Monday, January 12, 2009

Wednesday, November 26, 2008

Pumpkins from my garden in Eagle Rock

Here I am the day before Thanksgiving, rain pouring down on the roof and the garden, thinking about tomorrow and the menu for dinner. Thanksgiving offers opportunity to explore an abundance of new food styles, however if I stray to far from my Family traditions and cook something new I miss the chance to feel that connection with my parents and grandparents because of our traditional Thanksgiving food. Nothing makes the connection to our Family like food can. When I cook something that my Dad would cook I feel as close to him as if he were in the room, and when I eat something out of the garden fresh picked I say to myself 'Dad would have loved this tomato" and know how proud he would have been with my tomato harvest this year. My connection to my Family is strongest with regards to food and the garden, in fact I don't see a difference between food and the garden, to me it's just food. All my life I have listened to stories about my Great Grandparents and the wonderful food they would grow and prepare. I never met them but feel as though I know them so well because of these stories, like the story of a pumpkin that my Great Grandfather grew. The seed was brought from Italy by my Great Grandmothers brother Frank and my Grandmother told me how her dad fed the pumpkins he grew to his hogs and how good the meat was because of the pumpkin. I've been told of this pumpkin by my Aunt Carmela and how unusual it was and that it didn't look like a regular pumpkin because it wasn't orange, but was good to eat. Well, I always hoped I would find the pumpkin and grow it someday, but thought it was lost for good when my Great Grandfather died. Three months ago I spoke to my Uncle Luigi and got a description of the pumpkin "not orange, sort of green and striped with an odd shape". Uhmmm?? . After some research I sent him photos of an old heirloom pumpkin that Franchi seeds offers called "Lungo di Napoli", Bingo!! I found it. Needless to say we are both very happy and look forward to growing the pumpkin next year. So me and Uncle Luigi will have this connection to his Father, my Great Grandfather, all because of a pumpkin. I guess one of the things I'm greatful for this year is pumpkin, they're fun to grow and have so many uses in the kitchen. The small gray pumpkin in the photo is an old heirloom from near Venice Italy called "Marina di Chioggia", I specifically grow this variety to use for gnocci. They make the most tender delicious gnocci with a sauce of cream infused with fresh sage........Yes. But back to Thanksgiving and pumpkin pie, one of my favorite ways to eat a pumpkin. I always bake my pies the night before to give them time to rest and allow the flavors to completely meld, so off to the kitchen for me. Happy Thanksgiving from My Cooks Garden.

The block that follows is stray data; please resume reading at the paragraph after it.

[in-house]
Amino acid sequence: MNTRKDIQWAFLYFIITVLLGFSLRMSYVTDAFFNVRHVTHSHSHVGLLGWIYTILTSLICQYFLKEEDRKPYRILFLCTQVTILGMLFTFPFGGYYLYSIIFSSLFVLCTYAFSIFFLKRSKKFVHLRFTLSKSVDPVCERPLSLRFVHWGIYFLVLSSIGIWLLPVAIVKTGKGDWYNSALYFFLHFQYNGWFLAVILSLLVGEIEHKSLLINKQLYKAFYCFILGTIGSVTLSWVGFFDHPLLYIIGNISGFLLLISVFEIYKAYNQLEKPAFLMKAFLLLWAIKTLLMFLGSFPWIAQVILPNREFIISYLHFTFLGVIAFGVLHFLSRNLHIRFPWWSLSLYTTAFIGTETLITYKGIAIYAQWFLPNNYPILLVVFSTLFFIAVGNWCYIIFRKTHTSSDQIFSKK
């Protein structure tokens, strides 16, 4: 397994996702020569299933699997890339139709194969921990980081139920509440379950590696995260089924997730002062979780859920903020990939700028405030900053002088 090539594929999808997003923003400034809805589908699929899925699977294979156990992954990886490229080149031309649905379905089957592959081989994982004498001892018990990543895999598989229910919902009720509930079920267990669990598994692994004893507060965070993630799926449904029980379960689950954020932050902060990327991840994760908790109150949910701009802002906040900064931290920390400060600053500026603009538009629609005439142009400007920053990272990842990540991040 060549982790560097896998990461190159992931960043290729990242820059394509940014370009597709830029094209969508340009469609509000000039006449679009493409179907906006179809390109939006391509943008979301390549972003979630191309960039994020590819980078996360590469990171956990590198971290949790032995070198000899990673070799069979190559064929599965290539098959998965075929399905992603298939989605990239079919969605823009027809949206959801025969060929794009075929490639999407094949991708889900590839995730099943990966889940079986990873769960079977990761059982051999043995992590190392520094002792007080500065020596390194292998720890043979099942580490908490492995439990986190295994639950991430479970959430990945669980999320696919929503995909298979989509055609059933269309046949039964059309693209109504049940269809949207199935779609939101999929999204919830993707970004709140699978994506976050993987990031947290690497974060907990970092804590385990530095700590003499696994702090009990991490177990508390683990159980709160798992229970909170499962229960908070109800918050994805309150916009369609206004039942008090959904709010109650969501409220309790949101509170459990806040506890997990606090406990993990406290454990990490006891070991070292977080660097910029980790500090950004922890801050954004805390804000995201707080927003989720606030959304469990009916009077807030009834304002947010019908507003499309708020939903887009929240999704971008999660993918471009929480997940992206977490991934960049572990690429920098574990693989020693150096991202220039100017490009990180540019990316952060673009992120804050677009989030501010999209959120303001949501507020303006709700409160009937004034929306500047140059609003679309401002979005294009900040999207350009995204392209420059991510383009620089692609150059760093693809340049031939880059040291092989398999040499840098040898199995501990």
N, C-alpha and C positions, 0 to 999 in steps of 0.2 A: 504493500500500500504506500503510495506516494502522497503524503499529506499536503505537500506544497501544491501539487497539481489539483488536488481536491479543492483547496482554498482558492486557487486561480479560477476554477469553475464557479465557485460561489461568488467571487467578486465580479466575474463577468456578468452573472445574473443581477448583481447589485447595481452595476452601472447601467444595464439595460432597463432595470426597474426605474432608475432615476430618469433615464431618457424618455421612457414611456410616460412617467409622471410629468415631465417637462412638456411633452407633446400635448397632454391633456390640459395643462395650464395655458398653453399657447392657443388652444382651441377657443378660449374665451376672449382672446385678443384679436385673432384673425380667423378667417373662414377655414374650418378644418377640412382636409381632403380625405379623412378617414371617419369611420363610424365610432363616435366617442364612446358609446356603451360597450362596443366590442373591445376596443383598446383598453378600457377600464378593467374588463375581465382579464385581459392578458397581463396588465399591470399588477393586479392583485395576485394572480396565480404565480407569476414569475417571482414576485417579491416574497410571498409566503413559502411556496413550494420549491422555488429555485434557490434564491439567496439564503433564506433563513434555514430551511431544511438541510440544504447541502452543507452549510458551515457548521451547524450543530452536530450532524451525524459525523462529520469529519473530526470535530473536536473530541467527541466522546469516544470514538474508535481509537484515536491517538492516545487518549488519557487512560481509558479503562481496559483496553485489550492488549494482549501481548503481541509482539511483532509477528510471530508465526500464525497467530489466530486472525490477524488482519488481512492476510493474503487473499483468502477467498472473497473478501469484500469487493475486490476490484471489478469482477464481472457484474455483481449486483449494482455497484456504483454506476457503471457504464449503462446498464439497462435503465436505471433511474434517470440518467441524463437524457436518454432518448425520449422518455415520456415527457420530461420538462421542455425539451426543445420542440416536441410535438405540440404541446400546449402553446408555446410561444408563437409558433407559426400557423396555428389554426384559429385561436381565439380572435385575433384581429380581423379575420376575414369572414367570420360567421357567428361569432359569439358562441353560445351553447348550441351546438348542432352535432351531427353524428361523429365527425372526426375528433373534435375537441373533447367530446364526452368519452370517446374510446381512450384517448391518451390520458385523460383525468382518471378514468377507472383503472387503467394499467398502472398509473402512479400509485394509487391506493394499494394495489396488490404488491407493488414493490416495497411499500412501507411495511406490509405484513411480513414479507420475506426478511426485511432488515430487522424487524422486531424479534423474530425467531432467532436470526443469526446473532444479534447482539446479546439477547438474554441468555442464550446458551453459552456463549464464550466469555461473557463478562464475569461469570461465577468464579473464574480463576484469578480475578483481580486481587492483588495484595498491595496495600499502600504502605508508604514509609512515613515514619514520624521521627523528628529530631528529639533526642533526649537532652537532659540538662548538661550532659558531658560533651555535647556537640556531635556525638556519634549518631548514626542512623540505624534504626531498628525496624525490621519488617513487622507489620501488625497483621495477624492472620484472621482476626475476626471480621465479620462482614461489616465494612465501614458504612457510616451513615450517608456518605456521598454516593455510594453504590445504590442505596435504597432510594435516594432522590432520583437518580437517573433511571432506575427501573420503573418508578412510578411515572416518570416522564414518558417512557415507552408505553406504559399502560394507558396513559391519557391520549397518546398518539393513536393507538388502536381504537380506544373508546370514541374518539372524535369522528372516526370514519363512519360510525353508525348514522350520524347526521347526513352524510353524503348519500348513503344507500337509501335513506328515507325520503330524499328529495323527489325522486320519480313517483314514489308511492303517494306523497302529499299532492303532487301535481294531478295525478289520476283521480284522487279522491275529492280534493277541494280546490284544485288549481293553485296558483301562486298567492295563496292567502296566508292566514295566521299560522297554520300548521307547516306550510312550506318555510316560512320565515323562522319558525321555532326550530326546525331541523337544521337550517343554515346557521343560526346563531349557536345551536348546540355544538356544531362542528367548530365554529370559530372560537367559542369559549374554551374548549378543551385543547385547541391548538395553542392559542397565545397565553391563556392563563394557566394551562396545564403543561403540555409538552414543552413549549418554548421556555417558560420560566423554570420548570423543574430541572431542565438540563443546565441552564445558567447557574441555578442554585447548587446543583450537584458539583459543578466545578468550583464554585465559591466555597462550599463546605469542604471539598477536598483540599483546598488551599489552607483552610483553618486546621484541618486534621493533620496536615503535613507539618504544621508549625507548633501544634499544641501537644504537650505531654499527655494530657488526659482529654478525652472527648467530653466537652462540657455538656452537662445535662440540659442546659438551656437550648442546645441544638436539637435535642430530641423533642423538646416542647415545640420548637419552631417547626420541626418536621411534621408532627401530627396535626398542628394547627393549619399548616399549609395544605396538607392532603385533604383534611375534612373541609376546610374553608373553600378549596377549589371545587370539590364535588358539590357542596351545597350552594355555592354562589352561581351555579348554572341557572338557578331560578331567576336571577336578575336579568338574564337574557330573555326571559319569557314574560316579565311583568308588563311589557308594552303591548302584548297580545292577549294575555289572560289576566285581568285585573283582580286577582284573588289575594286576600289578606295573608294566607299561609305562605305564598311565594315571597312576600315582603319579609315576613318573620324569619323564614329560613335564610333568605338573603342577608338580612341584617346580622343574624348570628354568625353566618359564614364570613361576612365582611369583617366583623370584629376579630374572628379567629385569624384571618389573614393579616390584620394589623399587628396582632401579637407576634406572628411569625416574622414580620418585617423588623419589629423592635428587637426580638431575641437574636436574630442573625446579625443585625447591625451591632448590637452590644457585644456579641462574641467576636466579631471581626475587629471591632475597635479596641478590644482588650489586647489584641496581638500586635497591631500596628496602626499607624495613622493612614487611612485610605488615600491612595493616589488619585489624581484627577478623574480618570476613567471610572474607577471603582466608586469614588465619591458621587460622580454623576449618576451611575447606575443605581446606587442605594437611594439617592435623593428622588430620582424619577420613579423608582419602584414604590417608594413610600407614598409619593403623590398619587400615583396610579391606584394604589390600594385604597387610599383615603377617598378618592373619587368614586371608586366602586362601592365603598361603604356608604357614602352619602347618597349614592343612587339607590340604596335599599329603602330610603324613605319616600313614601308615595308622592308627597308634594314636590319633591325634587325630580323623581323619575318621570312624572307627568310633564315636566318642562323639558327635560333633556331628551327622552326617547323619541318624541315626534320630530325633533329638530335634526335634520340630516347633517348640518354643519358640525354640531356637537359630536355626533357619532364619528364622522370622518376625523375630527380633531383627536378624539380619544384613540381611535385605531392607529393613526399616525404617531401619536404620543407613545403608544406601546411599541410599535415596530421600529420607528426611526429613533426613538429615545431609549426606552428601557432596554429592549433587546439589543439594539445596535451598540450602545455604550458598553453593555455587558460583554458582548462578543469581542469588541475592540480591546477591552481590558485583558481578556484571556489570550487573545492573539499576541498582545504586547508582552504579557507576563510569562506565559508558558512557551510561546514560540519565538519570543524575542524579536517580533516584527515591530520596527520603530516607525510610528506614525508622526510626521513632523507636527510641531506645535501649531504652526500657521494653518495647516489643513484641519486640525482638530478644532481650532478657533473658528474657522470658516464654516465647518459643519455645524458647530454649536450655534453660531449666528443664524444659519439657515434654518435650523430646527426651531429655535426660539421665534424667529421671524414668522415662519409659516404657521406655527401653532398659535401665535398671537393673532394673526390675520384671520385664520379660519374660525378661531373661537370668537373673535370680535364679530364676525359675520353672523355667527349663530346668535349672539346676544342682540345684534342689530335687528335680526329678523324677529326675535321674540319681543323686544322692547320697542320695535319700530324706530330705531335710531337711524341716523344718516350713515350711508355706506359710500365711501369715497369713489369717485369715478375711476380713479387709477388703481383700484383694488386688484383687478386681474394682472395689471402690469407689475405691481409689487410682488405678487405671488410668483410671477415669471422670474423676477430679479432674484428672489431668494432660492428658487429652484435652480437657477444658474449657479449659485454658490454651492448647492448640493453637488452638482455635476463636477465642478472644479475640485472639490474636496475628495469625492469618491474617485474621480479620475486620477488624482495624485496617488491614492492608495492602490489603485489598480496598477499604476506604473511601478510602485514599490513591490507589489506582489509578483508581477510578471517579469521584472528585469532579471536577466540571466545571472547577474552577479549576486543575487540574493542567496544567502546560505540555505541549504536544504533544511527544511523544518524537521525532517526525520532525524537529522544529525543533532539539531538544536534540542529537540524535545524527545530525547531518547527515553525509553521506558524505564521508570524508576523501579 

Monday, November 24, 2008

Misticanza di Lattghe from Franchi Seeds of Italy